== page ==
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To ask about osteoarthritis?

(18 Posts)
Babypassport Fri 26-May-17 22:27:38

I've just been diagnosed with osteoarthritis of the knee after a decade of minor discomfort following running a marathon.

AIBU to ask you what I'm in for?

CoteDAzur Fri 26-May-17 22:29:13

How advanced?

Ask your doctor if you would benefit from hyaluronic acid injections.

Babypassport Fri 26-May-17 22:33:43

I don't know how advanced... I had the MRI this evening, and where I live in France they type a letter for you to pass on to your GP. I was happily assuming there wasn't much wrong til I saw on the letter it was osteoarthritis.

Saying that, I don't think it can be terribly bad. I walked for 3 hours yesterday and rode my horse for 1.5 and I couldn't bend it much afterwards but it didn't actually hurt.

What do the injections do?

CoteDAzur Fri 26-May-17 22:43:15

If you are in France, why are you even bothering with a GP? You have a knee problem, go to a knee specialist - an orthopedist or better yet, a sports doctor. You don't need to be referee by a GP.

Can you post a picture of the letter?

CoteDAzur Fri 26-May-17 22:43:34

Referred by the GP

PlayOnWurtz Fri 26-May-17 22:46:19

Ultimately pain. They don't like replacing knees until the very latest point because they can only replace a replacement once and they only last 10 years. Knees are fuckers. Explore any and all treatment options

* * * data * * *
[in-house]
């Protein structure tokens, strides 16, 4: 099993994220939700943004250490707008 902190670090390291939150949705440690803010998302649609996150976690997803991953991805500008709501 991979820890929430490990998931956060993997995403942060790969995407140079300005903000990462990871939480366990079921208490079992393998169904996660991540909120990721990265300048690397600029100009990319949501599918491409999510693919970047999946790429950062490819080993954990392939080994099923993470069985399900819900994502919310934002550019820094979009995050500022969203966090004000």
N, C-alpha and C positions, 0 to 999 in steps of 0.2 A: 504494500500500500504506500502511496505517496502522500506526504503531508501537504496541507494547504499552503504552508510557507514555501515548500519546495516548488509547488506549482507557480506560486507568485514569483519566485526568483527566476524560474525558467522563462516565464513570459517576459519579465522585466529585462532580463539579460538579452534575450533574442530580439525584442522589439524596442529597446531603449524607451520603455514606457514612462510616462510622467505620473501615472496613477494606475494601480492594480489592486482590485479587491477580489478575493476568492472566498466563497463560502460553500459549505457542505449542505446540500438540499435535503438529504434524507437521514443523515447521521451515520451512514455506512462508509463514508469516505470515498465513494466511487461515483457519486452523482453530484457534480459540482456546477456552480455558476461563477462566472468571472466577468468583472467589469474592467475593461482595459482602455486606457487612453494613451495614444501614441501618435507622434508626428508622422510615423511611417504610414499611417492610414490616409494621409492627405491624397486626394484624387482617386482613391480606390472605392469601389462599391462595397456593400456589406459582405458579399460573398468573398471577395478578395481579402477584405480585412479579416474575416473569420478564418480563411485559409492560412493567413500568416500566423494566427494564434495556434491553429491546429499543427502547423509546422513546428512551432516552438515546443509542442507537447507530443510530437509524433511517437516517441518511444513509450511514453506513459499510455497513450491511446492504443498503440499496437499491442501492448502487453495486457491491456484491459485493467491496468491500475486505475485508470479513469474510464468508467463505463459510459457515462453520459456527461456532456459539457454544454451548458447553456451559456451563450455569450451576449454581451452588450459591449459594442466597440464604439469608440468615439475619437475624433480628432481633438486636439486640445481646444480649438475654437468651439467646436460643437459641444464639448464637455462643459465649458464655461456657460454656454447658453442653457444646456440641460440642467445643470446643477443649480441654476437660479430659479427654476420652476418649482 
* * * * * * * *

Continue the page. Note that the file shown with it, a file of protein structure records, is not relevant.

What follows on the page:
CoteDAzur Fri 26-May-17 22:49:13

The injection coats and cushions damaged cartilage. It's used over time and needs to be repeated apparently, but mine has been going strong for nearly 3 years now.

Babypassport Fri 26-May-17 22:50:58

Cotedazur goodness only knows. I guess you can take the girl out of England etc. My GP is useless at the beSt of times.

I don't much want to post a picture but it essentially says that the cavity is screwed and I have a cyst but my side bits are okay.

Playonwurtz thanks for that! I look forward to it sad

Babypassport Fri 26-May-17 22:53:04

I was really hoping to get a more productive diagnosis so I could get it sorted and go back to running etc. As it stands it just seems it'll get gradually worse and I just have to work on damage limitation. Hopefully injections might help a bit then.

BrexitSucks Fri 26-May-17 22:57:23

hmm. I know someone who had a knee replacement at age 26 so I suspect he's getting repeat replacements, not only once.

Physiotherapy & painkillers for osteoA I read. I'm being checked for OA in my shoulder.

PlayOnWurtz Fri 26-May-17 22:59:59


@brexit I'm going by what I've been told. I also Know someone who had one young (30) but was told once it wore out they get one more replacement then that's it. As a rule my understanding is joint replacements are left as late as possible.

Babypassport Fri 26-May-17 23:04:18

Not at all playonwurtz, you're just telling me the truth!

I know it's very little to complain about in the grand scheme of things but the idea of already having my mobility limited in my 30s is really shit. I was very upset about it earlier but I have drunk gin so am now feeling anaesthetised, at least for this evening!

Babypassport Fri 26-May-17 23:09:07

Brexit hope you get the all clear or athe least there's a way of making it more comfortable for you

AndNoneForGretchenWieners Fri 26-May-17 23:19:06

DH has osteoarthritis in both knees, and it has now spread to his hands and neck. He can't walk very far, is reliant on painkillers and on occasion has to use a stick. In damp weather it is worse.